A poignant and heartfelt letter, written by Commissioner Grant Stevens of the South Australia Police, pays tribute to his late son in a deeply personal manner.
The Commissioner shared the letter, unveiling the identity of “101” – the 101st life lost on South Australia’s roads this year – who happens to be his youngest son, Charlie.
Sitting amidst the seemingly ordinary chaos of a teenager’s room, Commissioner Stevens painted a vivid picture of Charlie’s essence. In the letter, he expressed, “I am writing this sitting in a bedroom with dirty clothes on the floor, an unmade bed, six drinking glasses lined up on the bedside table, an empty KFC box next to the glasses, wardrobe doors left open, and a row of skateboards leaning on the wall – it is a mess and it’s perfect. This is where 101 lived.”
The commissioner went on to reminisce about Charlie’s arrival on April 28, 2005, describing him as the last of five and undeniably unique. He characterised Charlie as “cheeky, intense, and funny – a loveable ratbag from the moment he could talk.” Despite his occasional exasperating traits, Charlie was known for his caring nature, always looking out for others and befriending the lonely.
Reflecting on Charlie’s diverse passions, from Lego and sports like BBL, scooters, footy, and cricket to unconventional interests like downhilling, Fortnite, and skateboarding, the letter portrayed him as someone who embraced each new endeavour with unwavering intensity.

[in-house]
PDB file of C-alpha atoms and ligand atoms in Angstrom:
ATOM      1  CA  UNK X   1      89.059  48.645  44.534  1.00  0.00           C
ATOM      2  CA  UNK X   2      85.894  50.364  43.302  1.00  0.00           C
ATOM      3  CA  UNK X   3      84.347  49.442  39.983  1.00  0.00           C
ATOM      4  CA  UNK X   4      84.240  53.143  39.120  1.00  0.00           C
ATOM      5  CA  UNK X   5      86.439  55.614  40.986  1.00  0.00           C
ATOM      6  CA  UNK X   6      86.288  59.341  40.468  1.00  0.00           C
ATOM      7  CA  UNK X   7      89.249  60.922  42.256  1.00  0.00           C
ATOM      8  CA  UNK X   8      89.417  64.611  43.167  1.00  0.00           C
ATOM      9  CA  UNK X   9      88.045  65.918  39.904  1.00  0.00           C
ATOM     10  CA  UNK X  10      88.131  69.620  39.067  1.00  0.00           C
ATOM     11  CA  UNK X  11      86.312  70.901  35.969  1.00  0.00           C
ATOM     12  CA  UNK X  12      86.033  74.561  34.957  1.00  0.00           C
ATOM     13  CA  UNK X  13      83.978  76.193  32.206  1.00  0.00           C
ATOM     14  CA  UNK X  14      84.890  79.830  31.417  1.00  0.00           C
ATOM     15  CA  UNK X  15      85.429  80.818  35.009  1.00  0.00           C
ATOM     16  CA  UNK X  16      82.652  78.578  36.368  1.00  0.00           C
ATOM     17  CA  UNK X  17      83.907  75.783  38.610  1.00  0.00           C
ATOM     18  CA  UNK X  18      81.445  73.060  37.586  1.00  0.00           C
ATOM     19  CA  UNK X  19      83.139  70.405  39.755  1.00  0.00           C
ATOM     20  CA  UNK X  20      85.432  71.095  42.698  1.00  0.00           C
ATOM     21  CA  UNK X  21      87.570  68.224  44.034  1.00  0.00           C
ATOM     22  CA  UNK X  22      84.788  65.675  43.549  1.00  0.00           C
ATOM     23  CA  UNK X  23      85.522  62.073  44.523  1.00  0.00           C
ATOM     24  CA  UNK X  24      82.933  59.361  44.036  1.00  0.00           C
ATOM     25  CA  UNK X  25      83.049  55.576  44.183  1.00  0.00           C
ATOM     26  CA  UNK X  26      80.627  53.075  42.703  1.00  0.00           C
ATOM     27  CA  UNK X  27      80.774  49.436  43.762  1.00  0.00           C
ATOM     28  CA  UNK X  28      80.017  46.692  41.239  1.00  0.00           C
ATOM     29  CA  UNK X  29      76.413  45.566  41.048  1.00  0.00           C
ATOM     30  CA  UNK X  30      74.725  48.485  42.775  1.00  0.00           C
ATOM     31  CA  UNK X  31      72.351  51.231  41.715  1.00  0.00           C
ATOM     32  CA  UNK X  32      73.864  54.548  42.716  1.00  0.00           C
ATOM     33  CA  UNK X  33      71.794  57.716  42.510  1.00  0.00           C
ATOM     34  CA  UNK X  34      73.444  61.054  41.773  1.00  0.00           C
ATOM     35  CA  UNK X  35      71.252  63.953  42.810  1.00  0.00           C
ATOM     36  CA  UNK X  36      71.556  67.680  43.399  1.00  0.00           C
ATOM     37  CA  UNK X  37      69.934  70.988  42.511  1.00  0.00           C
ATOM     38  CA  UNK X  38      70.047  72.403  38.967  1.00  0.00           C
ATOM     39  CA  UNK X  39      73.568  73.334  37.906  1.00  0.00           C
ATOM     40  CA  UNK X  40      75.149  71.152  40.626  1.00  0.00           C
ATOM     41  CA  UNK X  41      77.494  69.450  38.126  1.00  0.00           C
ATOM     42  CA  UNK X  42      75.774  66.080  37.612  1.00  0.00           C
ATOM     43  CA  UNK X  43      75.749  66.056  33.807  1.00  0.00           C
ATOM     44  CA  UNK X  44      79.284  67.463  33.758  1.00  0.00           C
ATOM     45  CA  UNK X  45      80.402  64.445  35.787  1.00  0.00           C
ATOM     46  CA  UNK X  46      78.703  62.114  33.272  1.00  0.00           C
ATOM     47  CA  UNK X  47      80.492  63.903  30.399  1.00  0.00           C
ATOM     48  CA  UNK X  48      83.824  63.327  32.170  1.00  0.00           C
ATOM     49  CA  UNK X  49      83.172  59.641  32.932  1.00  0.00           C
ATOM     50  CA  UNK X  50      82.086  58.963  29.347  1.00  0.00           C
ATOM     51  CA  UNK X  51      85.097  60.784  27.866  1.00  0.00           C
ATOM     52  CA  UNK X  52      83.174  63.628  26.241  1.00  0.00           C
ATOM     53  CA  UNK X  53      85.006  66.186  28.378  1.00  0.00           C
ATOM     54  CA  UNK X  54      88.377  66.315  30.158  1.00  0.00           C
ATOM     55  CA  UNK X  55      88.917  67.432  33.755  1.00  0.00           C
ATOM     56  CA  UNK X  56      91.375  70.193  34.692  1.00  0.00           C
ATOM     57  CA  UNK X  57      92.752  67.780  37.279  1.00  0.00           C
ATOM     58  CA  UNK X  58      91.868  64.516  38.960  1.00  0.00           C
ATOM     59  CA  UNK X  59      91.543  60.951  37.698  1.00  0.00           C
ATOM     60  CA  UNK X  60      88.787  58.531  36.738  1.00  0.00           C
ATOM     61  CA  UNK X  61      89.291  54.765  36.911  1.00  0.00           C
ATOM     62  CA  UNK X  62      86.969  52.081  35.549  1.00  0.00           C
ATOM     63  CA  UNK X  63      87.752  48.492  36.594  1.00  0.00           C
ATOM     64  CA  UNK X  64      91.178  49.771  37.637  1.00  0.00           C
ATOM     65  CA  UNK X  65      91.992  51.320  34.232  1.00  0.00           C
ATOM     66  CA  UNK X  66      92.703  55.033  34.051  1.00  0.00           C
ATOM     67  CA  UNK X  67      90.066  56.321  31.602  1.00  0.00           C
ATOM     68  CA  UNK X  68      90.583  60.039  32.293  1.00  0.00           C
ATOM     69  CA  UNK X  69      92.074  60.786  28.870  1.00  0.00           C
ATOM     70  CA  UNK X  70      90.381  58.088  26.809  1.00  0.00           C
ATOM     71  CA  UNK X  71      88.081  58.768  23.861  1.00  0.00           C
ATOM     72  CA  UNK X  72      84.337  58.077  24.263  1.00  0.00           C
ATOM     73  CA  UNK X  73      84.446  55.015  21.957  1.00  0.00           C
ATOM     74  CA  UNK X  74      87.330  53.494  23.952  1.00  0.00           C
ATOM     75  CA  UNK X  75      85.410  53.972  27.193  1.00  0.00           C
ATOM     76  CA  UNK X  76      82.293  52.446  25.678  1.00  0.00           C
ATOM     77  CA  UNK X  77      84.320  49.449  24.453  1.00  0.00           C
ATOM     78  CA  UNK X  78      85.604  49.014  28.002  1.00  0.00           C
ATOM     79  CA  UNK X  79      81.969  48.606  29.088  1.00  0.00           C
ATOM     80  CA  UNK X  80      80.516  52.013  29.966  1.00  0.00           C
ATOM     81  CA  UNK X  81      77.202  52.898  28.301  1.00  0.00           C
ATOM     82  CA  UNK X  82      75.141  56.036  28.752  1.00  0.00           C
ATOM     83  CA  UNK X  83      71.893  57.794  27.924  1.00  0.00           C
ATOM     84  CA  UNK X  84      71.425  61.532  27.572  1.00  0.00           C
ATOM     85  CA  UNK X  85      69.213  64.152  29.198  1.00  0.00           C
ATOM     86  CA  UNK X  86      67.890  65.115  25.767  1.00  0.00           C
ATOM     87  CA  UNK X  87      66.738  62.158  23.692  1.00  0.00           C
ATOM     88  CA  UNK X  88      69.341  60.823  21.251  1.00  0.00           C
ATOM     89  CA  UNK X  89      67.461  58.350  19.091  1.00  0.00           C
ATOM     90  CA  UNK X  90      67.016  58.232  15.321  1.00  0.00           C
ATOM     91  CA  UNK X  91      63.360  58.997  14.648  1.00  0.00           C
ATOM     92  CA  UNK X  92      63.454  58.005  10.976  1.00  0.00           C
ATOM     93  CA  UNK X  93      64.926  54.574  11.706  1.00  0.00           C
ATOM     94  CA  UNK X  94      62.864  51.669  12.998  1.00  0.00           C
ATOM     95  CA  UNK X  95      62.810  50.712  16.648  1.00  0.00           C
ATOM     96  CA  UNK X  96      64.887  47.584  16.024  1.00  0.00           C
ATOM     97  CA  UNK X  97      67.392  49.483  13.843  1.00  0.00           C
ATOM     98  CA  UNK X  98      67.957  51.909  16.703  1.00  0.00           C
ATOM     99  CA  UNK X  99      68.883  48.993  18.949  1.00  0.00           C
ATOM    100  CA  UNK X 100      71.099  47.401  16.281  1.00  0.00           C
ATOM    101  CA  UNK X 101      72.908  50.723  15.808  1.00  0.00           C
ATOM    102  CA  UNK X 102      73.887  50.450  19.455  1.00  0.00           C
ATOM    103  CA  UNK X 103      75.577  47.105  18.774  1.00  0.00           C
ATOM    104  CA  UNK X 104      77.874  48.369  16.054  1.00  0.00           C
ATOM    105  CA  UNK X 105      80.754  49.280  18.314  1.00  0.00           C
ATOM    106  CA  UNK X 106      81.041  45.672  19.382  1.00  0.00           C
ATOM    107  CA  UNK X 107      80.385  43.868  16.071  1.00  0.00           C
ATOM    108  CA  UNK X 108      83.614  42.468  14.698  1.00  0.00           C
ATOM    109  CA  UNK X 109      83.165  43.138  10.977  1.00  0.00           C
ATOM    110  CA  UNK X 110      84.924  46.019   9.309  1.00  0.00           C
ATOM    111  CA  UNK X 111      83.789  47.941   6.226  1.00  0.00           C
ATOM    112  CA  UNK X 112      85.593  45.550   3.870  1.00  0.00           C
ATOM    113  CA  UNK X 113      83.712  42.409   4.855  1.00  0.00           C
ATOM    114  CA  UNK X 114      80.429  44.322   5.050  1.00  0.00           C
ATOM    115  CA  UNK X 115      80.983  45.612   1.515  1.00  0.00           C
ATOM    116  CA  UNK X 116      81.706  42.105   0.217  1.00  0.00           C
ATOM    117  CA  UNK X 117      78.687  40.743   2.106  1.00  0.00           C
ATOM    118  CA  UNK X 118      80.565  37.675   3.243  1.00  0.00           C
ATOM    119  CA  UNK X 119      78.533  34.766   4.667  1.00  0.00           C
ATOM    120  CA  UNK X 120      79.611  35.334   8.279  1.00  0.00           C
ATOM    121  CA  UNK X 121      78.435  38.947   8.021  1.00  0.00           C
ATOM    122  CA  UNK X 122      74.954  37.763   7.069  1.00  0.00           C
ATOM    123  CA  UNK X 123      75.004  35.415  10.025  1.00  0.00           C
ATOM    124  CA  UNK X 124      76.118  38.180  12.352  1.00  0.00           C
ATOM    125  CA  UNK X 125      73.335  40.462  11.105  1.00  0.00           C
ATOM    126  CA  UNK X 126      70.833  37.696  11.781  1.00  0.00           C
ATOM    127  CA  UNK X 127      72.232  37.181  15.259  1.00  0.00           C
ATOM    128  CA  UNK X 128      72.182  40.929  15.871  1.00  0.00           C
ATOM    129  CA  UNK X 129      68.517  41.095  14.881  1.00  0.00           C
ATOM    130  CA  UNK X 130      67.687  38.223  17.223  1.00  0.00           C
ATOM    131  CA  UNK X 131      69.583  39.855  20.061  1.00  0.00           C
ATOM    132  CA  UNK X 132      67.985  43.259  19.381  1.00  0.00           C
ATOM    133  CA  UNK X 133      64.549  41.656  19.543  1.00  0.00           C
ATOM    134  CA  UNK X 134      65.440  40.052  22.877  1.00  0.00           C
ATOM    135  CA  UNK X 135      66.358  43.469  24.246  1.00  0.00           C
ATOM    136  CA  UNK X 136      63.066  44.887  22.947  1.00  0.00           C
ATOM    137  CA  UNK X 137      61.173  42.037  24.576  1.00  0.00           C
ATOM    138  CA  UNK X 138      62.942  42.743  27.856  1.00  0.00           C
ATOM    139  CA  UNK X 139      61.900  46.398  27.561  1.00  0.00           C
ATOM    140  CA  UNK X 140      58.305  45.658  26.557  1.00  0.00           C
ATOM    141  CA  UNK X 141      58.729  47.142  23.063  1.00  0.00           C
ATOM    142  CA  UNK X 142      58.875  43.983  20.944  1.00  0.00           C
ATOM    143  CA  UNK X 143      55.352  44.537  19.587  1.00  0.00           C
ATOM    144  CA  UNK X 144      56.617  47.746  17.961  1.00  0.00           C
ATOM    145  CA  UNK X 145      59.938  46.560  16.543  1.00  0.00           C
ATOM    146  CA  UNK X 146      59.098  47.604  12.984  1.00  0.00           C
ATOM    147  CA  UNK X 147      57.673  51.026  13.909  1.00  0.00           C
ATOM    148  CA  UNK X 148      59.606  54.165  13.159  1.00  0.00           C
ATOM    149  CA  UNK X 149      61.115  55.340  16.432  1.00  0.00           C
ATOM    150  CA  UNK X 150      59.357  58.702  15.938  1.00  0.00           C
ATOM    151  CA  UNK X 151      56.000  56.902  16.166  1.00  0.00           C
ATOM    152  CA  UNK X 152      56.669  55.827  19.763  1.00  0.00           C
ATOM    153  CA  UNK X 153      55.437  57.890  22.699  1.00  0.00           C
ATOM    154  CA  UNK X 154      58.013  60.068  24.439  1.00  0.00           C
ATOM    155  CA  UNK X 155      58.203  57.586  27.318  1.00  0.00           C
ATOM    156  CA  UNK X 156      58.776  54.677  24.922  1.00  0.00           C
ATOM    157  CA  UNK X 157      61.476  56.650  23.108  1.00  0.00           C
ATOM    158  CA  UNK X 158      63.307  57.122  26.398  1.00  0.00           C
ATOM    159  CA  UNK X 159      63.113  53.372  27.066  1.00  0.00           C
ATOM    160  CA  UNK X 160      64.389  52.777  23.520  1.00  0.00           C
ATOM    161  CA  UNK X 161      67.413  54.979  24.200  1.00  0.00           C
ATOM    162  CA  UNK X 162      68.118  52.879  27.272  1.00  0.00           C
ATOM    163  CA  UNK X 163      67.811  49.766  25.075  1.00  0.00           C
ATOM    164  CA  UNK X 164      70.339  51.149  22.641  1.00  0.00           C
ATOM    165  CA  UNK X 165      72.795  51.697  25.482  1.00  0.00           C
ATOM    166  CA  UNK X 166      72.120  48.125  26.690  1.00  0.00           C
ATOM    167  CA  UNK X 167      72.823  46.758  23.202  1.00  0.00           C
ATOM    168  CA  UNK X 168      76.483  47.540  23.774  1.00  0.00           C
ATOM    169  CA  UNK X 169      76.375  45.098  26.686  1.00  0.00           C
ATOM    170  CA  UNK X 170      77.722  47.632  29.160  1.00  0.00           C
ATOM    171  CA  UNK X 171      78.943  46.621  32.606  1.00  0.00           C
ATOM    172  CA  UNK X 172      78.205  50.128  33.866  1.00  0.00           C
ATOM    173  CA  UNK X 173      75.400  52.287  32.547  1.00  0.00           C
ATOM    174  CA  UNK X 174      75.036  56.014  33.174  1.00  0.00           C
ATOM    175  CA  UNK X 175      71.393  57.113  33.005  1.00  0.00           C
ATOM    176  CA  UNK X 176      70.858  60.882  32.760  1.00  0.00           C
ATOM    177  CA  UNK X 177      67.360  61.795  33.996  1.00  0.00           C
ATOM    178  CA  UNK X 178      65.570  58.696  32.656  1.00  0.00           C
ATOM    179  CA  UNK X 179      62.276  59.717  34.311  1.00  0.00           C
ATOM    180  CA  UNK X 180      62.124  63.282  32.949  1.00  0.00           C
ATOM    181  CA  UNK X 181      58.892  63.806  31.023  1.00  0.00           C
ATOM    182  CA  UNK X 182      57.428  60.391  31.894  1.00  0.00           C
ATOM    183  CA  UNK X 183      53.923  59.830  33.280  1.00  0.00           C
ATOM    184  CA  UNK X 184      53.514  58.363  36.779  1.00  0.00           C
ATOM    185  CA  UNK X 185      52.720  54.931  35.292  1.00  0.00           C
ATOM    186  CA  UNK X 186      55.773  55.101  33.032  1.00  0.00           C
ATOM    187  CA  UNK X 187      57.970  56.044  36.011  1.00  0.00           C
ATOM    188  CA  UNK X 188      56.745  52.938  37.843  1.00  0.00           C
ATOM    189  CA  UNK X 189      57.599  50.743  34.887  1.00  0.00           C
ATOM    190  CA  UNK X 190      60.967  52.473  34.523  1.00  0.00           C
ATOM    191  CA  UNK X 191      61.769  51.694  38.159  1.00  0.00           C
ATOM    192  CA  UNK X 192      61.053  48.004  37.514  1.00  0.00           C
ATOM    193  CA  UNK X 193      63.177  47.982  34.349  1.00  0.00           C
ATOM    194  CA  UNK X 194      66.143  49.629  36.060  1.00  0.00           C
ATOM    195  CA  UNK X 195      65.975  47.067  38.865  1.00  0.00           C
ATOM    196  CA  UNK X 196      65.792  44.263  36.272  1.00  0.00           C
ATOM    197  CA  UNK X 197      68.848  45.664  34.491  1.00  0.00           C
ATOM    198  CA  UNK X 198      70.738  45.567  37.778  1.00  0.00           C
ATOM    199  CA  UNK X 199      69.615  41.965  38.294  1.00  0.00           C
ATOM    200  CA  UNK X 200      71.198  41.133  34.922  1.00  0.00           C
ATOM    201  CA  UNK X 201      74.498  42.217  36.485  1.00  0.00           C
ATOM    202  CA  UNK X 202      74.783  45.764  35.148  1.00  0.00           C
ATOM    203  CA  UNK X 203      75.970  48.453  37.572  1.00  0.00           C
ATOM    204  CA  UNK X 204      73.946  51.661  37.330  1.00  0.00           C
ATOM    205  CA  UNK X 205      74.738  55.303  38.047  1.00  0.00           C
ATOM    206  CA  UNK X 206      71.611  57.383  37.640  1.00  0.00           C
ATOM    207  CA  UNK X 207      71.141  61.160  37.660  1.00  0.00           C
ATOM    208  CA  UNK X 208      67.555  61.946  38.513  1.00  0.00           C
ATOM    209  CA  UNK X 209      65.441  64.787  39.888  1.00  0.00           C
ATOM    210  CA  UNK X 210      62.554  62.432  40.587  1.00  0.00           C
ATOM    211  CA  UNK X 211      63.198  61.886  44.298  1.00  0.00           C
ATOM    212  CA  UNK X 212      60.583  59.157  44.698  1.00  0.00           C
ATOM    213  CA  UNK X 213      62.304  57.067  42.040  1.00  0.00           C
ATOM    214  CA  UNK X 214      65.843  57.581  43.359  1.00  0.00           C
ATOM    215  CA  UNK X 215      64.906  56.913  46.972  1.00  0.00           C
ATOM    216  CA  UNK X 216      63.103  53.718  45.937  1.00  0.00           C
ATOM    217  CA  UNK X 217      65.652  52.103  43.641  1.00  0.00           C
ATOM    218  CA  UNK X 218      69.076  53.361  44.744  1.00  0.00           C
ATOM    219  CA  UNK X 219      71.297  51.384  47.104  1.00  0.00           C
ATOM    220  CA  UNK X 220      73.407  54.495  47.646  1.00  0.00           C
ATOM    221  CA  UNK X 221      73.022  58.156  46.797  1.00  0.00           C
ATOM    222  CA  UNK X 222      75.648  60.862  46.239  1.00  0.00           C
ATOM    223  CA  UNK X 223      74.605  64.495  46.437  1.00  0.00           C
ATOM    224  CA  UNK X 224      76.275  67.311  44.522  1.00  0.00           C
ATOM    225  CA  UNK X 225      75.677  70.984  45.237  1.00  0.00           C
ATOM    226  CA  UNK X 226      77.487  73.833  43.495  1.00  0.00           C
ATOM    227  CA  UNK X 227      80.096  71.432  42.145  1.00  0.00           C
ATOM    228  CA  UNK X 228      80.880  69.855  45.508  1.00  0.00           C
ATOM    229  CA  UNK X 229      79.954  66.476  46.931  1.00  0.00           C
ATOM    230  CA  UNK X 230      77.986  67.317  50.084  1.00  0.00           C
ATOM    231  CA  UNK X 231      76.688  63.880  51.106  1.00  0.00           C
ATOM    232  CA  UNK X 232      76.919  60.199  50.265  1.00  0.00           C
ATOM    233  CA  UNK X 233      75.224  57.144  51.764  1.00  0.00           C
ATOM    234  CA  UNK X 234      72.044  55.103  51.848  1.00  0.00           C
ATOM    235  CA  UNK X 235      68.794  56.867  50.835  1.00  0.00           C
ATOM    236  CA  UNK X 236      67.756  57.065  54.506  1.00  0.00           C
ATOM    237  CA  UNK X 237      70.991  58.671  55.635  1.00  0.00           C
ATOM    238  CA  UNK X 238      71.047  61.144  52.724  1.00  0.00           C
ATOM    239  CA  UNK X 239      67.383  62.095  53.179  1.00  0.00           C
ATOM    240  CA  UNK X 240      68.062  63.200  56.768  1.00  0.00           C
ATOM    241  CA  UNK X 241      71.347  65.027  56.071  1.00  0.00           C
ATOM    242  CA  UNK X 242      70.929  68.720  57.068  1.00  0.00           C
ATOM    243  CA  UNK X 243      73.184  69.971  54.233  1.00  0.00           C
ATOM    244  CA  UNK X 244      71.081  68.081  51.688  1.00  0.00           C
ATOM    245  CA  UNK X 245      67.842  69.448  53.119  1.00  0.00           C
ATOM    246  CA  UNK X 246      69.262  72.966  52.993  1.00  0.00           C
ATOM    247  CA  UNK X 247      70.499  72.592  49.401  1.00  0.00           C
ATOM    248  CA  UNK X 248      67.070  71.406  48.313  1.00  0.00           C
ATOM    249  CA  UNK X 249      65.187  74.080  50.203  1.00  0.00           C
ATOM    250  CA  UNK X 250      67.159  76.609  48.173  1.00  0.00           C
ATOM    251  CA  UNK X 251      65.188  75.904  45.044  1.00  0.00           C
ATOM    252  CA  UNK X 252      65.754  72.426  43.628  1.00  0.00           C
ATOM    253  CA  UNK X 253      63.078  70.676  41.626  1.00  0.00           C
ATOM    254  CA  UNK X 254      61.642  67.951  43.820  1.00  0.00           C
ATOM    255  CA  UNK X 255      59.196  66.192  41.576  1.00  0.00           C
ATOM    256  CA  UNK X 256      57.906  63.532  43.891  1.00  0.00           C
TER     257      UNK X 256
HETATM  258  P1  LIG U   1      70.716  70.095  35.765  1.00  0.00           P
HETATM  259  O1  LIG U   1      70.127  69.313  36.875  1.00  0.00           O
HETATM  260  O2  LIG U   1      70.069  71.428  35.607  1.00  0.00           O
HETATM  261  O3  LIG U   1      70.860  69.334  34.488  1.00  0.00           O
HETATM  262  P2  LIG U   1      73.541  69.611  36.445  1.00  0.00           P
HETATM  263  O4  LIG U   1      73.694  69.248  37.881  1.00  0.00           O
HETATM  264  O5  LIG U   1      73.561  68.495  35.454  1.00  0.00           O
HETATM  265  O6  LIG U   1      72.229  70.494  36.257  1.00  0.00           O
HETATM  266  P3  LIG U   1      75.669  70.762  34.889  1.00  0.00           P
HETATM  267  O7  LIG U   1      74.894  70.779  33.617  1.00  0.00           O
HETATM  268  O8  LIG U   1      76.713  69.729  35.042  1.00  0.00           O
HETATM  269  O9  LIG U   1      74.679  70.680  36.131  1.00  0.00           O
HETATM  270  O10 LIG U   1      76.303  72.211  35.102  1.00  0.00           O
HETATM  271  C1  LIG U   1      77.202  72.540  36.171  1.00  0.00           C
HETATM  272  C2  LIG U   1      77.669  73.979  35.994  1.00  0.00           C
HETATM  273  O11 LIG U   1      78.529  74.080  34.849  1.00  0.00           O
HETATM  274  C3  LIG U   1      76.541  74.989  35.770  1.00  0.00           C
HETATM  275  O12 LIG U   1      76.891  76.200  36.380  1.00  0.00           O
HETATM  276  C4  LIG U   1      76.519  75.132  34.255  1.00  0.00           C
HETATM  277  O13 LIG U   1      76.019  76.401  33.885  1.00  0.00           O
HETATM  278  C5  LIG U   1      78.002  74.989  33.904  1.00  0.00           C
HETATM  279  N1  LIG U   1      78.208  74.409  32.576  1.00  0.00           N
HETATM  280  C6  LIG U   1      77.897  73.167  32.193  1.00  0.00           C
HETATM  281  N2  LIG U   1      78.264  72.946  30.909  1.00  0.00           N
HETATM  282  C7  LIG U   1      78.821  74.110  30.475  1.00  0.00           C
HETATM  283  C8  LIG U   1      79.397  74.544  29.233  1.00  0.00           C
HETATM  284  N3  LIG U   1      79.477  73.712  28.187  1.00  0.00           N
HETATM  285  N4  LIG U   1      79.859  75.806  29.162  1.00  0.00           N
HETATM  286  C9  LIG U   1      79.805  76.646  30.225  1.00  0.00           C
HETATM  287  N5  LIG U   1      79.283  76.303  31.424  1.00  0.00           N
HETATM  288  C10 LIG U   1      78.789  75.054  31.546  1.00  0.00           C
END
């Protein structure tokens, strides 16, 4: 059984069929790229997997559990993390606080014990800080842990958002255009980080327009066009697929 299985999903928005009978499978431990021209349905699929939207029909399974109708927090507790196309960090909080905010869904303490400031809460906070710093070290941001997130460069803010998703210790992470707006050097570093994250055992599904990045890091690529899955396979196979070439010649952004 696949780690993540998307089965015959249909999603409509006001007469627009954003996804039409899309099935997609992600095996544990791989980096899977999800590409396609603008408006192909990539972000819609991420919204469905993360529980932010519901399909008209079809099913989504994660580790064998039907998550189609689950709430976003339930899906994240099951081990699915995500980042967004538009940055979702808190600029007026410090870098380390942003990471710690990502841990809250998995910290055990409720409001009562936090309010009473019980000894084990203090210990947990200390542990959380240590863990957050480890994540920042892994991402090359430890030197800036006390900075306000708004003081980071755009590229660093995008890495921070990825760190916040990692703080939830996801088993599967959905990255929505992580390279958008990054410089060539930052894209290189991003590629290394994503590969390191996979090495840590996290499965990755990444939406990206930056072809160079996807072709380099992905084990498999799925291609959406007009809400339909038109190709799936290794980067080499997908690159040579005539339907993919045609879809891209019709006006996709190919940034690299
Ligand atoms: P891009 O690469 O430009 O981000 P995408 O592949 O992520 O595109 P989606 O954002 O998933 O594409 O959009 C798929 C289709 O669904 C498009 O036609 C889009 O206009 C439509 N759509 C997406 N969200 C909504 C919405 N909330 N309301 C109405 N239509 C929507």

The letter also delved into Charlie’s quirky habits and preferences, from his aversion to cheese to his mastery of kitchen appliances like the air fryer, nutribullet, and steamer. It humorously captured Charlie’s knack for pushing boundaries at home, with phrases like “f** off Charlie” echoing through the household.
Despite Charlie’s disdain for schoolwork and punctuality, the letter highlighted his boundless enthusiasm for family and friends. Described as having a circle of friends most could only dream of, Charlie was portrayed as a social magnet who effortlessly blended with his brother’s mates and brought life to every gathering.
The letter concluded with a poignant reminder that “101” is Charles Stevens – Charlie, Charlie Boy, Chas, Links, Steve – a vibrant force of nature whose impact will forever be etched in the memories of those who knew him. In a touching gesture, the family used the letter’s release to advocate for organ donation, urging readers to discuss this vital topic with their loved ones.